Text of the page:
Improving Witness Identification
INACCURATE eyewitness identification of suspects has been pinpointed as a major factor behind wrongful convictions. Two factors are believed to contribute to mistaken identification when witnesses are asked to pick a suspect from a police lineup: the first is that the person conducting the process—usually the police officer associated with the investigation—may inadvertently influence the choice; the second is that the other persons selected as “fillers” in the lineup may affect the result.
To address the first issue, many eyewitness identification experts recommend that the person administering an eyewitness lineup be “blind” or unaware of who the suspect is and who the fillers are in the lineup (this process is also known as “double blind”). But guaranteeing that an officer unfamiliar with an investigation carries out the lineup can be difficult and inconvenient.
One new tool that may be able to facilitate blind lineup administration is a virtual police officer known as Officer Garcia, described in a study in Police Quarterly.
Here is how Officer Garcia works: he is a computer animated (virtual) human who administers the lineup photo array to a witness. He has the witness confirm each answer twice. A sequential photo array is displayed for the witness, and although an officer may still be in the room for this administration, he would have no idea which photo was being displayed at which time.
Brent Daugherty designed Officer Garcia as part of his computer science master’s thesis at the University of North Carolina at Charlotte. He has a background in a field of computer study called virtual humans, and he says he embarked on this project in part to aid witnesses who may not be familiar with computers. “A lot of these witnesses either come from a background where they’re not exposed to computers or they don’t use them in their daily lives,” says Daugherty.
One police department in North Carolina has agreed to test the software. Others say it is not ready for prime time.
“I think that it could be very promising, and I like the idea of figuring out some way to have a reliable administration of a procedure,” says Stephen J. Ross, a visiting assistant professor of psychology at Florida International University who has been involved in several well-known eyewitness identification and lineup projects. “And if we can have computers do it, that’s great, but I think [Officer Garcia] is going to need more development and testing,” he says.
Christine Mumma, executive director of the North Carolina Center on Actual Innocence, says that the version of Officer Garcia that she saw “was still too animated. To me, it took away from the seriousness of the procedure.”
Mumma prefers more traditional laptop identification software that does not use virtual humans. Such software is currently employed in many police departments.
One program Mumma has worked with, developed by IT firm SunGard, has an option for voice recognition, which allows the witness to answer verbally (as he or she could do when using Officer Garcia) rather than by using the computer’s controls, which would help people who are unfamiliar with computers. However, she says, most police departments haven’t needed to use the voice recognition feature.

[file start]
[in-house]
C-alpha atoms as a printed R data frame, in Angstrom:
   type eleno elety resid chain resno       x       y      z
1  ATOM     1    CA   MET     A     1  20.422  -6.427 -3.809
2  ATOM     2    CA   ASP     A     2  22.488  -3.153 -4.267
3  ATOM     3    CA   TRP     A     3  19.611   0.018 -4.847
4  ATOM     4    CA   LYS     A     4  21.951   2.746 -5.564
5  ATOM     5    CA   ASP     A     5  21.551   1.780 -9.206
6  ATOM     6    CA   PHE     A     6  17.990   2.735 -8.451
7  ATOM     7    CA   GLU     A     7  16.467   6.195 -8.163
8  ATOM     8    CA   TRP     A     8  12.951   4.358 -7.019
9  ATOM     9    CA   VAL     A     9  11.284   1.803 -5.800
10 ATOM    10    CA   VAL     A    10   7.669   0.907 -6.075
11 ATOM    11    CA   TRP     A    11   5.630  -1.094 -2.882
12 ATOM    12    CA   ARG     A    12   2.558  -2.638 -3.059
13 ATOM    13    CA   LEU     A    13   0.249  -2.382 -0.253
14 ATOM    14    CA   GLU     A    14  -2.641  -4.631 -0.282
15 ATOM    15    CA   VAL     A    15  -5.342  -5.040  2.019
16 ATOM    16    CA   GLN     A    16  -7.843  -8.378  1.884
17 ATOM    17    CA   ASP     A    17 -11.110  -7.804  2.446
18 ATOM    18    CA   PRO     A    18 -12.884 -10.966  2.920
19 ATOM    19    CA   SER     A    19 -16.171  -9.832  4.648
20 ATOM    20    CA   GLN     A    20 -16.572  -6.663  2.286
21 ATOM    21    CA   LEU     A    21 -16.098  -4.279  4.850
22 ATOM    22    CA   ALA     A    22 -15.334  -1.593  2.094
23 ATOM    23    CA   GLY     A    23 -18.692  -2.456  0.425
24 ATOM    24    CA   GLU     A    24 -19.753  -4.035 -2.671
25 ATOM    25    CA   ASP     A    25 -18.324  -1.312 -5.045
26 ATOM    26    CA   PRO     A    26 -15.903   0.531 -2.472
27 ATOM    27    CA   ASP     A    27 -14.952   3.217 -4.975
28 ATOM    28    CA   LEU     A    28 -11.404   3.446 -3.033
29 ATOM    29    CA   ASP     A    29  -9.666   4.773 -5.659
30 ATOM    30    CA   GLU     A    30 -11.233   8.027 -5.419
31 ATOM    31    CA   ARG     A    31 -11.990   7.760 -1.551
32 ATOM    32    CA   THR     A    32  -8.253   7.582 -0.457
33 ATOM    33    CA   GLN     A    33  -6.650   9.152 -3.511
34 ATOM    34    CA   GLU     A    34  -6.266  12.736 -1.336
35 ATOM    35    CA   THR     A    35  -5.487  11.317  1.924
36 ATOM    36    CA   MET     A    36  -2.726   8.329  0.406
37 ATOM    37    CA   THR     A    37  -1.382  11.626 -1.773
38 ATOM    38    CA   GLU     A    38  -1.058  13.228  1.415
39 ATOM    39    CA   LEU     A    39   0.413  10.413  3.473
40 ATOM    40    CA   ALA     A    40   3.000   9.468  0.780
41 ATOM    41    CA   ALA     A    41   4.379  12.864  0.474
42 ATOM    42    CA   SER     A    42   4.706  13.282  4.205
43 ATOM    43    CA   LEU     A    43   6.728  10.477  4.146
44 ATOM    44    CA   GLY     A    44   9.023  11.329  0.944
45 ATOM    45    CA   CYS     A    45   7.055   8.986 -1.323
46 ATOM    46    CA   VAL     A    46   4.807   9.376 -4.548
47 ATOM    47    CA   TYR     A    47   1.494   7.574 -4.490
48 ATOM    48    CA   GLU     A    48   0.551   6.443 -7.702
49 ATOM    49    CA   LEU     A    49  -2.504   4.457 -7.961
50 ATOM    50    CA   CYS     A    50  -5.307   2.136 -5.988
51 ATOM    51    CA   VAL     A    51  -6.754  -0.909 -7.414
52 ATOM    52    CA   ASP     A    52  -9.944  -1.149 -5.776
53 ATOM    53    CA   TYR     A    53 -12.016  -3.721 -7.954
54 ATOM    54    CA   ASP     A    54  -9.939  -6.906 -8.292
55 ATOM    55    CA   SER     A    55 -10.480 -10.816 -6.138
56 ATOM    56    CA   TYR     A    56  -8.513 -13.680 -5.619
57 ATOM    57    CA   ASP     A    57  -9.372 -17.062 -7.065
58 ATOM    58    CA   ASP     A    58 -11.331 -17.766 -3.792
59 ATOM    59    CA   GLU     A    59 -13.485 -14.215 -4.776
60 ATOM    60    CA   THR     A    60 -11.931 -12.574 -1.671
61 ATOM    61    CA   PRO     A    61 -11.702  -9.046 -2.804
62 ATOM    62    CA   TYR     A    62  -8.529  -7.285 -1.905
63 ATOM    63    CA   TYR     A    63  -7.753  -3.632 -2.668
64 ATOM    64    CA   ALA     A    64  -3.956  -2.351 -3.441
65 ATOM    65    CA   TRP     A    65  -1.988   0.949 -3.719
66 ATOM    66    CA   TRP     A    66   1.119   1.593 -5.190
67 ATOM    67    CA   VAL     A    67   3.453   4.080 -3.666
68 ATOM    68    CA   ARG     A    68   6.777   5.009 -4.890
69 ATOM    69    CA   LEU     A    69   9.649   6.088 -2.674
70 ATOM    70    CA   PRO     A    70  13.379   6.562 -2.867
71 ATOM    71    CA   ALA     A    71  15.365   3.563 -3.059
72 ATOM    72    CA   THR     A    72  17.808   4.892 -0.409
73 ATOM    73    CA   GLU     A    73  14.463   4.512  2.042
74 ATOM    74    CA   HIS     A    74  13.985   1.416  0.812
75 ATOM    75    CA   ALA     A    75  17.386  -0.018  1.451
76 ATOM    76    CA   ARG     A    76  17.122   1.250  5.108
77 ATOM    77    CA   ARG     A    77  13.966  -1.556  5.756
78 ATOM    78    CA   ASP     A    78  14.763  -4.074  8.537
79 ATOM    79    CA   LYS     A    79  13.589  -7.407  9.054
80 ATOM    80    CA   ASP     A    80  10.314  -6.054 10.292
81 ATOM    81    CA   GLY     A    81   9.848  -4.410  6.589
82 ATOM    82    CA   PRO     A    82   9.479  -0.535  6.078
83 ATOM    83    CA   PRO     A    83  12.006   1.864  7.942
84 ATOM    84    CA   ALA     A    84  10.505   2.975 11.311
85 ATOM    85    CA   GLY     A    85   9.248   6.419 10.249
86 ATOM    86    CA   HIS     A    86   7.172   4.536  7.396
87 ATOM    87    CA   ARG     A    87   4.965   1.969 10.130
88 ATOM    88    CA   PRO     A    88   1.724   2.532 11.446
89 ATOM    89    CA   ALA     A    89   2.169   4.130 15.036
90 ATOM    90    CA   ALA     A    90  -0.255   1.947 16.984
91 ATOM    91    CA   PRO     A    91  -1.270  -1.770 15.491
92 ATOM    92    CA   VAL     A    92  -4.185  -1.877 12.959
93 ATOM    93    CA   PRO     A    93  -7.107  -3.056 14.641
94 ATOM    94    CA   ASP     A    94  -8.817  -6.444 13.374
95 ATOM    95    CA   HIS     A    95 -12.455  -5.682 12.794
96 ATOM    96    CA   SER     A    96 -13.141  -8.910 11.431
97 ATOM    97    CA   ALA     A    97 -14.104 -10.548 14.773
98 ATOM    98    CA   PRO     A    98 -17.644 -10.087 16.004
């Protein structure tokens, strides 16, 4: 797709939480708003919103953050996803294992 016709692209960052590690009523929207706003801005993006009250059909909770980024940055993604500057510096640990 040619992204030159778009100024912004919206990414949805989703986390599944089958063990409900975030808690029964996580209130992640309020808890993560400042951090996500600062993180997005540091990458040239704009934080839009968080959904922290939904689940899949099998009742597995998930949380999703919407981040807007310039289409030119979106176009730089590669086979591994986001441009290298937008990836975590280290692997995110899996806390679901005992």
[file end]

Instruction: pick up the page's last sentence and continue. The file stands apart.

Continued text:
Mumma is participating in studies that are currently being conducted with the laptop software to see how it compares with human administration of lineups. Mumma says the researchers are waiting until they have more data to be able to complete the study.
Ross notes that some in law enforcement say there’s a logical reason for the investigating police officers to stay involved with the witness-identification process: The theory is that “they have generated some sort of rapport with the witness, and that removing that rapport from the procedure can lead to witnesses not being comfortable in the identification procedure.”
If these software programs are refined enough to be used effectively, they may provide a way for the officer who has the rapport to be present but sufficiently removed from the process of how the lineup is conducted, eliminating the possibility that he or she would accidently influence the process.
The double-blind lineup recommendation is not without controversy, and for various reasons (including practicality), it was not explicitly recommended as part of the Department of Justice’s 1999 guide for eyewitness identification. But that guide did state that it was an area for further research and testing.
The experts interviewed for this article find there to be sufficient evidence that double-blind lineups are effective, but they also pointed out that there are other areas for improvement in lineups—for example, the choice of fillers.
Fillers are the individuals placed into the lineup with a suspect. Ross has recently been looking at how computers process facial similarities in comparison with how humans do, as a way to better figure out which filler individuals to use in a lineup.
This information “can possibly lead us to having computer programs that will help us construct better lineups,” he says. “The idea here is that fair lineups are important to have, and that they’re more diagnostic, meaning that identifications from lineups that are fair are more likely to be correct identifications of a guilty individual rather than false identifications.”
Ross is currently comparing various human-directed lineup construction techniques and seeing how they compare with a computer. He hopes to publish his findings next year.